After leaving Chengdu, they boarded a plane and headed to Guilin in Guangxi Province.  After a super late arrival due to some weather delays, they settled into their hotel for the night.  In the morning they took a three hour bus ride to Chengyang Dong, a small rice farming community that has survived on subsistence farming for centuries. On their way they stopped to purchase some straw hats and rubber boots (if you could hear me you'd know I'm laughing out loud now!). Here they will spend their mornings working side by side with local families helping to bring in this year's harvest.  Here's a little about where they are in the words of Scott von Eschen.....

"Daybreaks around the world are remarkably similar. Dark, dark silence followed by the distant call of a too early rising rooster, a creak of a door, the echo of a dog barking across the valley. The soft glow of morning begins to bath the homes in color, in seconds transforming them from black and white to technicolor. The village slowly emerges with the cry of a baby, and the whispered farewell of a worker’s early departure for a day of toil.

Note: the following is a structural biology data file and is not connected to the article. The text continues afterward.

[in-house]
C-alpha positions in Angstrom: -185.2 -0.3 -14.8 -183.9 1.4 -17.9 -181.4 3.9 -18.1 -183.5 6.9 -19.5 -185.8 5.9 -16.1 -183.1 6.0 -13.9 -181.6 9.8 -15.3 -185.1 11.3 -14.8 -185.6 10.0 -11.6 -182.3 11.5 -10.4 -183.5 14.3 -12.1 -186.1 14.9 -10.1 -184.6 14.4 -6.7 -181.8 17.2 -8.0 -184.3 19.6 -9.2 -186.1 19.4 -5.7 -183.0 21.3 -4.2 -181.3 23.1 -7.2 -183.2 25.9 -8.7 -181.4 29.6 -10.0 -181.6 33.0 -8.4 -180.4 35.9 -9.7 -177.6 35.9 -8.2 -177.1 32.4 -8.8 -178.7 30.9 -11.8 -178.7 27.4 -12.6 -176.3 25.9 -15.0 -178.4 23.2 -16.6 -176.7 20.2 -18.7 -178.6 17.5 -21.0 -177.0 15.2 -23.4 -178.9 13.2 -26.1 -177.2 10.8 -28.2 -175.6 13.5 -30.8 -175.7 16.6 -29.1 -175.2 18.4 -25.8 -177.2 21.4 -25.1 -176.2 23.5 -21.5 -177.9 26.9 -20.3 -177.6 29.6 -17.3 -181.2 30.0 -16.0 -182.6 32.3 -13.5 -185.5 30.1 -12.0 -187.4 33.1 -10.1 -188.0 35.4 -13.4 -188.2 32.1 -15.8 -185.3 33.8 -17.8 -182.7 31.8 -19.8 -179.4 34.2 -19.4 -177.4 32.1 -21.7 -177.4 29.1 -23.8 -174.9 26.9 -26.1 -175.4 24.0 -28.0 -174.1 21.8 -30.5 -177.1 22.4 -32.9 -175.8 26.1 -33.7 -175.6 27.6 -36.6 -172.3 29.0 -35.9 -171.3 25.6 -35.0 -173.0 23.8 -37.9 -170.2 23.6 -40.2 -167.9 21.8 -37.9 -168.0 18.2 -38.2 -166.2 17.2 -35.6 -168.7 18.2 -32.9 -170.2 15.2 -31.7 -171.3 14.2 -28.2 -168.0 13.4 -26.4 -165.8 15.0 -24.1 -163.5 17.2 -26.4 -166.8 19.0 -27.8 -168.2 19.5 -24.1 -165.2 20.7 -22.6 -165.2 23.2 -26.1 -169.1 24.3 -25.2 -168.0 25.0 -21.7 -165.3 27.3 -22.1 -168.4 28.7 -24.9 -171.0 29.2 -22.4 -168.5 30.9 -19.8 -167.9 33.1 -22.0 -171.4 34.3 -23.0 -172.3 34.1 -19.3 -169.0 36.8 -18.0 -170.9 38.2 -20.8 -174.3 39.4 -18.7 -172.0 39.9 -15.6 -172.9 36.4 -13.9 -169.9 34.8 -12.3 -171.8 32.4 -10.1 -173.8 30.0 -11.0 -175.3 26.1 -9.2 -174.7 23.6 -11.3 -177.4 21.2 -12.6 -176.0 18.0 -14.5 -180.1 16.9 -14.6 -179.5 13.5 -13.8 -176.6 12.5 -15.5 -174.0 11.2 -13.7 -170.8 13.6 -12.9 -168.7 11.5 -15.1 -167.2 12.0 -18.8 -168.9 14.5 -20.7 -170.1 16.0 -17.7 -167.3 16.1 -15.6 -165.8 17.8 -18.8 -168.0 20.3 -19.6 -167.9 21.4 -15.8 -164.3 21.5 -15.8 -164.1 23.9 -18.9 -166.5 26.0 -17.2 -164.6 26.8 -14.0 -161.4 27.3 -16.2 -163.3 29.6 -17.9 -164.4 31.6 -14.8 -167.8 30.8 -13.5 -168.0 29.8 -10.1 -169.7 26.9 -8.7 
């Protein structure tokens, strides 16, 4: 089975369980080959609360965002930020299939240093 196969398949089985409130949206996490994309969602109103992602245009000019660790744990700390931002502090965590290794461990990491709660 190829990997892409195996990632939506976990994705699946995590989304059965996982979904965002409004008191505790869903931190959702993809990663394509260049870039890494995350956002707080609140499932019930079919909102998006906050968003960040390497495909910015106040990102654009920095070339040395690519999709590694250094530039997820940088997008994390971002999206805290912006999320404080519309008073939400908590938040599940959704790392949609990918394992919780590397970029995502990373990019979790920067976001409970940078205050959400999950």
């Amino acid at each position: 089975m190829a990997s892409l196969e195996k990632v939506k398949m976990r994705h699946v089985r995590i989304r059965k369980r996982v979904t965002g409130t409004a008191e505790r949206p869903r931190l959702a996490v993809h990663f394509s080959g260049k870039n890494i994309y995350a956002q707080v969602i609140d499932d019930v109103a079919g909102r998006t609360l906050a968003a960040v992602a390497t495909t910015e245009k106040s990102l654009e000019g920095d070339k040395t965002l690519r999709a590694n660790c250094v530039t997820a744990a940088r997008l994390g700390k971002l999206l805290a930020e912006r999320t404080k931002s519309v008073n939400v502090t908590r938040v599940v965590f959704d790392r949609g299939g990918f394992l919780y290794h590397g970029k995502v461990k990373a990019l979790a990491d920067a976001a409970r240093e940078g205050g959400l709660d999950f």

I’ve just watched Chengyang Dong emerge from darkness. It reminds me of so may other dawns I’ve experienced around the world: Costa Rica, Fiji, Tanzania, Guatemala, Tahiti, Thailand, Phillipines, Greece, Belize. The cultures might be dramatically different, but the way they greet each day in the same.

Chengyang Dong is a treasure of a town. Imagine a Hollywood movie set depicting life in a 16th century Chinese village tucked high in the mountains and you can get a sense of this place. Labyrinth-like passageways lined with multi-storied wooden homes–pigs and ducks living at ground level, the families living above them. A river, the center of everything here, winds through the village bringing life.

Water wheels line the river’s banks to feed the rice paddies. Small holding ponds are built to raise fish for their meals. Women and children wash themselves and their clothes in the river.

Everywhere we go there is a giggle at our passing, a delighted “Ni Hau” or “hello” followed by a laugh. The people are incredibly friendly–not many outsiders make it to their town and they are curious and gracious and welcoming. Tiny kids follow us through the streets wanting their picture taken and are delighted to see their image in the viewfinder.